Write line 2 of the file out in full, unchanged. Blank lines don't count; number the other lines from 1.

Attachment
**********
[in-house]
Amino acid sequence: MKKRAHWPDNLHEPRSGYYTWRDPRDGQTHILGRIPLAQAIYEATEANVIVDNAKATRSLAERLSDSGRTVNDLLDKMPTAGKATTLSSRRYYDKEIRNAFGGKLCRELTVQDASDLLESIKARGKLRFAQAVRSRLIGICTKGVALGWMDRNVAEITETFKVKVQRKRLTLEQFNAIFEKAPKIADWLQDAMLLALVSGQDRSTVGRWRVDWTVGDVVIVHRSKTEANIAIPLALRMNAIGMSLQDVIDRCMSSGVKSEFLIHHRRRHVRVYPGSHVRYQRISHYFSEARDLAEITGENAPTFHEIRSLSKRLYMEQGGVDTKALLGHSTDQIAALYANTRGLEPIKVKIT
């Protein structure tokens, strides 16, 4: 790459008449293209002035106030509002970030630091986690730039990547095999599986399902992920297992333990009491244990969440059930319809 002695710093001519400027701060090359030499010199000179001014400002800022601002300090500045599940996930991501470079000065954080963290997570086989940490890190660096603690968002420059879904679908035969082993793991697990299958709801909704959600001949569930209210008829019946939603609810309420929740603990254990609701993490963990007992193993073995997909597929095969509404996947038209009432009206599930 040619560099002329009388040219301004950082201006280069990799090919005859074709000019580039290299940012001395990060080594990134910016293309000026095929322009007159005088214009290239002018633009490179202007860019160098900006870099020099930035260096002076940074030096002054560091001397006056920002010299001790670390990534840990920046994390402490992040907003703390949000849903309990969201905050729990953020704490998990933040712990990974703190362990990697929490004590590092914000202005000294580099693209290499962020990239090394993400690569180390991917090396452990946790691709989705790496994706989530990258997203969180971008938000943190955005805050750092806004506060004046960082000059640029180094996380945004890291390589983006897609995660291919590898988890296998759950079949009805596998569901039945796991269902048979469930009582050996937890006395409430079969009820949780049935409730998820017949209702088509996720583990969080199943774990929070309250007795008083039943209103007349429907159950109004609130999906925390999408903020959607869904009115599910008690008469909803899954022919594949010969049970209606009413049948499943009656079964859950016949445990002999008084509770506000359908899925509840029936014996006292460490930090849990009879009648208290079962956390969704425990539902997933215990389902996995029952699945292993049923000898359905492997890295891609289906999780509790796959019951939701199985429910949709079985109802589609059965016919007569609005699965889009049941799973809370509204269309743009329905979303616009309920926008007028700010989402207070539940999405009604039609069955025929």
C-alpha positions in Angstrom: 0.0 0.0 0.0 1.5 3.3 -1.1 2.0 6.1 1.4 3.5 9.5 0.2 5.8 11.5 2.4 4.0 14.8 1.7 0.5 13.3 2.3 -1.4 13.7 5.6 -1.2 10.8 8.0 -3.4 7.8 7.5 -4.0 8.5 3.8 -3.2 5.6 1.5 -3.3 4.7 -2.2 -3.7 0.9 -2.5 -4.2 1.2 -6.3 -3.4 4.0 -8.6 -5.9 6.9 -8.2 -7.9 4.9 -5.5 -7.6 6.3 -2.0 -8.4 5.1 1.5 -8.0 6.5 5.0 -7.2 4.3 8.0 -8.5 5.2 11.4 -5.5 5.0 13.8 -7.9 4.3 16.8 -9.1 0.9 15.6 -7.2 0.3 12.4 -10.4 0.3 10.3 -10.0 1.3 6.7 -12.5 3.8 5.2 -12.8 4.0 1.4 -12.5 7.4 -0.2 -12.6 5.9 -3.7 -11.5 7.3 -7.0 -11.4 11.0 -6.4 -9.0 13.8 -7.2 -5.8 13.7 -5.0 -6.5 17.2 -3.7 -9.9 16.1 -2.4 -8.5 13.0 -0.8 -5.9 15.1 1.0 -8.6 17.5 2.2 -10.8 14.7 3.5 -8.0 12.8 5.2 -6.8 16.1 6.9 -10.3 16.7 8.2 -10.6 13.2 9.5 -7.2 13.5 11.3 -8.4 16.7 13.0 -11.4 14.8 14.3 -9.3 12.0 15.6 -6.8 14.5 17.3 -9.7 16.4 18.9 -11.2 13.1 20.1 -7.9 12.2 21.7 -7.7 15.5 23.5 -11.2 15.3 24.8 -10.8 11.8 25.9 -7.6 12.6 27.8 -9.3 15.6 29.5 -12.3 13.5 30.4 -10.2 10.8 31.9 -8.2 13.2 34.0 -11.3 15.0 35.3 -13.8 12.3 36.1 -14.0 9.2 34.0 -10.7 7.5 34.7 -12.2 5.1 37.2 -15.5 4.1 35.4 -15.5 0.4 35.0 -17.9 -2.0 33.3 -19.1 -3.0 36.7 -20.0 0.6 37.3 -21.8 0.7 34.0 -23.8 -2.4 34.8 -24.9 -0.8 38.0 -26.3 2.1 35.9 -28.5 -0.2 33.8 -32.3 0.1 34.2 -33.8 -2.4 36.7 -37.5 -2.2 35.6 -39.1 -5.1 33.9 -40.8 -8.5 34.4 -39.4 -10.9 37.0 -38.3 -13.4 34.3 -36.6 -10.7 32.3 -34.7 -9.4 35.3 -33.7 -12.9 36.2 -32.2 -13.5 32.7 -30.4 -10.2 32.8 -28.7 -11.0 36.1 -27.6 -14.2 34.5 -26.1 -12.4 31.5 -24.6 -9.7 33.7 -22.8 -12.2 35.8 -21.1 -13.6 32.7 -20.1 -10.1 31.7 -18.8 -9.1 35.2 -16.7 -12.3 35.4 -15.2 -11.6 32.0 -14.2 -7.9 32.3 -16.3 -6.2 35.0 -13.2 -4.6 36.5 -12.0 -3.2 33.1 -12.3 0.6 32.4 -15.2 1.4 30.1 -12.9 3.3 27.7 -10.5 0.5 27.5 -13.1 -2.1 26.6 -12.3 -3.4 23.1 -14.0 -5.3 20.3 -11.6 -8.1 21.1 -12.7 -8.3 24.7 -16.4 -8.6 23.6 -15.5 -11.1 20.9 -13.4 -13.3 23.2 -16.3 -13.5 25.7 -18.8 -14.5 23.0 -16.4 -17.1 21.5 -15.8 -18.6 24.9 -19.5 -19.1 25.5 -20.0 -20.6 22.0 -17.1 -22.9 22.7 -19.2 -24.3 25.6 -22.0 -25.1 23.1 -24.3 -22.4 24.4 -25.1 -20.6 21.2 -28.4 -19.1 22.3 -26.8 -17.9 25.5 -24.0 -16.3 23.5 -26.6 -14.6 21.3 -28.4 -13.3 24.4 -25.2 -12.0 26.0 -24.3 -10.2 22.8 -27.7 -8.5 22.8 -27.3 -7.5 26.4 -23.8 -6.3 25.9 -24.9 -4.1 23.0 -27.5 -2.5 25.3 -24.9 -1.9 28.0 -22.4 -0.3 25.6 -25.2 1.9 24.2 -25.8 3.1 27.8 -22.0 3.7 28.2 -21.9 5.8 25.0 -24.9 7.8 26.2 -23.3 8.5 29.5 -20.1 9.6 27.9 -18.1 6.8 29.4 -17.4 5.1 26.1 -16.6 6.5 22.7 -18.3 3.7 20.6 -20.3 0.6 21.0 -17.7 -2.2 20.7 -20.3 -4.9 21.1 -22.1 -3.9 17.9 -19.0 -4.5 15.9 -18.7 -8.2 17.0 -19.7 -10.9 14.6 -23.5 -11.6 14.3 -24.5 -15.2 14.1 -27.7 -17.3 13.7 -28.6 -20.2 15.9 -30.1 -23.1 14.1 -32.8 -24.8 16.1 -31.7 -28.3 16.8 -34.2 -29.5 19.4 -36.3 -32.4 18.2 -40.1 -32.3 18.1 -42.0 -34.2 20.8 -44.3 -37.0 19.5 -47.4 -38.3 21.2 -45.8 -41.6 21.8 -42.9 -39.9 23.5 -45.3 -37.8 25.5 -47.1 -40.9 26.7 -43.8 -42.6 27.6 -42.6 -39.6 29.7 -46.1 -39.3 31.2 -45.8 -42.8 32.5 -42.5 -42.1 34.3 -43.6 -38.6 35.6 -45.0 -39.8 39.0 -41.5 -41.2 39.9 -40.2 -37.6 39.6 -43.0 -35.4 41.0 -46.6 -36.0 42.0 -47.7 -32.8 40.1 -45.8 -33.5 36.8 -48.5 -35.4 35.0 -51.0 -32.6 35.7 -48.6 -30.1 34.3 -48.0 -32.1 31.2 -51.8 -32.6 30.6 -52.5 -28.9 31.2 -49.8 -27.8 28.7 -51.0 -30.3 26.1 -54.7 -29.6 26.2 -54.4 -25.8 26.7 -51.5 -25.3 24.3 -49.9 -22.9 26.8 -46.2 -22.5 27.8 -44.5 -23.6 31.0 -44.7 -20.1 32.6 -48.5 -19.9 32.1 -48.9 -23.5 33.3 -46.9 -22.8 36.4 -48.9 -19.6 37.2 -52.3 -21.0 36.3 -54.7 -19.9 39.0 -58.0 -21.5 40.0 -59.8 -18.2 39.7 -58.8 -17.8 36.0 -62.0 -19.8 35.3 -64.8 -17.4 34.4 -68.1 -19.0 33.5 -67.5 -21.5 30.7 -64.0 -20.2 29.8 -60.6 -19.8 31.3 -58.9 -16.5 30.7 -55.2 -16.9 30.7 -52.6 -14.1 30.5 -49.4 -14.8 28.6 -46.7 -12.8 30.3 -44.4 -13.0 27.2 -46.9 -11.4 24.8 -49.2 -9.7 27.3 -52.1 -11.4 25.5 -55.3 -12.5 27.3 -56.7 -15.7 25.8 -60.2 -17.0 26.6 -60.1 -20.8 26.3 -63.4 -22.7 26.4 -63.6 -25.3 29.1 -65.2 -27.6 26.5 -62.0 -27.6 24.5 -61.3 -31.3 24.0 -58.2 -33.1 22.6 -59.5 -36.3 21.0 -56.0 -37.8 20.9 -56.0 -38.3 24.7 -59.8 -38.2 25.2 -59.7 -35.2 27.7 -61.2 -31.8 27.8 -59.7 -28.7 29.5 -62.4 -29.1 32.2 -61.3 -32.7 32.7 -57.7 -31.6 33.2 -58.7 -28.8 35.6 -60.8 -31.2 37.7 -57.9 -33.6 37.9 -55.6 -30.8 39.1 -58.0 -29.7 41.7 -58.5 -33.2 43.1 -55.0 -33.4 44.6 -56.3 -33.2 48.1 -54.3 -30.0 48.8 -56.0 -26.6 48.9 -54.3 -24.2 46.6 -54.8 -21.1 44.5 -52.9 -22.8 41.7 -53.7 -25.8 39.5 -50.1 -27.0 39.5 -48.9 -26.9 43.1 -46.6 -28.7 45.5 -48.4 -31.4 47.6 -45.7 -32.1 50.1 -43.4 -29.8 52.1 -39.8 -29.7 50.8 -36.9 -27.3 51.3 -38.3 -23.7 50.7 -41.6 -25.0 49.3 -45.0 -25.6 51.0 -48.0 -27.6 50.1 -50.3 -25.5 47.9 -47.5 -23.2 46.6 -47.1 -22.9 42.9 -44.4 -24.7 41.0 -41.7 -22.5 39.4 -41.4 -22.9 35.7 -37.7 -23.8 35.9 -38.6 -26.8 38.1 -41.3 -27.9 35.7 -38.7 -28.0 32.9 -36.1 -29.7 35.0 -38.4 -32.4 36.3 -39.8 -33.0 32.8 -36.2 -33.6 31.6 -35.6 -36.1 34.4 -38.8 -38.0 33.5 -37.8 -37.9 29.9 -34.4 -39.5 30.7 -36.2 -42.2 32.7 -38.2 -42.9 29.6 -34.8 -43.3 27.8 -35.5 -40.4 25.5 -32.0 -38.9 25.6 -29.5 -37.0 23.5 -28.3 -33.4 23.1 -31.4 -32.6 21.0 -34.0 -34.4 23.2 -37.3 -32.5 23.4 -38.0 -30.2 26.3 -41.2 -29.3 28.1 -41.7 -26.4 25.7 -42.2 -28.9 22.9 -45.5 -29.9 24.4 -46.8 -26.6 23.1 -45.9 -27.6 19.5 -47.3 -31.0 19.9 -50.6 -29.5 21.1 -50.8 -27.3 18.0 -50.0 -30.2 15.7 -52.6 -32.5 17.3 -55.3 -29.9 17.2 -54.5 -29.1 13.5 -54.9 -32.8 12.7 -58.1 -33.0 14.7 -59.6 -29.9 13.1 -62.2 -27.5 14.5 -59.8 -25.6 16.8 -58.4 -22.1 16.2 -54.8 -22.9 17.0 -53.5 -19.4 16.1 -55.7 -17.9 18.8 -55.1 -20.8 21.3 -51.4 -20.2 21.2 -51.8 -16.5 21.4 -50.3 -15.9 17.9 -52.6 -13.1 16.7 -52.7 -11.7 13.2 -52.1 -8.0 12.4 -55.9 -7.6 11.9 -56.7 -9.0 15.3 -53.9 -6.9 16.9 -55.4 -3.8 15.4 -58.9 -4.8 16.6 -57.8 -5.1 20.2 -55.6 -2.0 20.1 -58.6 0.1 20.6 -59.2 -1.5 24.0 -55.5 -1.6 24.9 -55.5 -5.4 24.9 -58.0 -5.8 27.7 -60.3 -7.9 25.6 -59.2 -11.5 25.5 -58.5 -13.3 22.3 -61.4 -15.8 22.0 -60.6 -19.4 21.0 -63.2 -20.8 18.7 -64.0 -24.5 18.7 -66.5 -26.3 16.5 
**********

Amino acid sequence: MKKRAHWPDNLHEPRSGYYTWRDPRDGQTHILGRIPLAQAIYEATEANVIVDNAKATRSLAERLSDSGRTVNDLLDKMPTAGKATTLSSRRYYDKEIRNAFGGKLCRELTVQDASDLLESIKARGKLRFAQAVRSRLIGICTKGVALGWMDRNVAEITETFKVKVQRKRLTLEQFNAIFEKAPKIADWLQDAMLLALVSGQDRSTVGRWRVDWTVGDVVIVHRSKTEANIAIPLALRMNAIGMSLQDVIDRCMSSGVKSEFLIHHRRRHVRVYPGSHVRYQRISHYFSEARDLAEITGENAPTFHEIRSLSKRLYMEQGGVDTKALLGHSTDQIAALYANTRGLEPIKVKIT